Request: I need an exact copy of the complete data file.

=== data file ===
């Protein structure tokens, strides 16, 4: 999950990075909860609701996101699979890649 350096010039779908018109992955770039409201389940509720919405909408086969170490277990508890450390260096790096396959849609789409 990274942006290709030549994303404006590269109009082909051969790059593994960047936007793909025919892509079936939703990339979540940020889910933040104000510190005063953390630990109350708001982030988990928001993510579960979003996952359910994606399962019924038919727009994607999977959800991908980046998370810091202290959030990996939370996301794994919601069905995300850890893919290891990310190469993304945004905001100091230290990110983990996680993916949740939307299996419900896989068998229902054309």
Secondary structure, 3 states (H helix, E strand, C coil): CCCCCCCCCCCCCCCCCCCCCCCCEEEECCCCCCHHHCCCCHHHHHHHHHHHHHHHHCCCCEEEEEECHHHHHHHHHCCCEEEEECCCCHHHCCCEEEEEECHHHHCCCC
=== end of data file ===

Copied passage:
């Protein structure tokens, strides 16, 4: 999950990075909860609701996101699979890649 350096010039779908018109992955770039409201389940509720919405909408086969170490277990508890450390260096790096396959849609789409 990274942006290709030549994303404006590269109009082909051969790059593994960047936007793909025919892509079936939703990339979540940020889910933040104000510190005063953390630990109350708001982030988990928001993510579960979003996952359910994606399962019924038919727009994607999977959800991908980046998370810091202290959030990996939370996301794994919601069905995300850890893919290891990310190469993304945004905001100091230290990110983990996680993916949740939307299996419900896989068998229902054309």
Secondary structure, 3 states (H helix, E strand, C coil): CCCCCCCCCCCCCCCCCCCCCCCCEEEECCCCCCHHHCCCCHHHHHHHHHHHHHHHHCCCCEEEEEECHHHHHHHHHCCCEEEEECCCCHHHCCCEEEEEECHHHHCCCC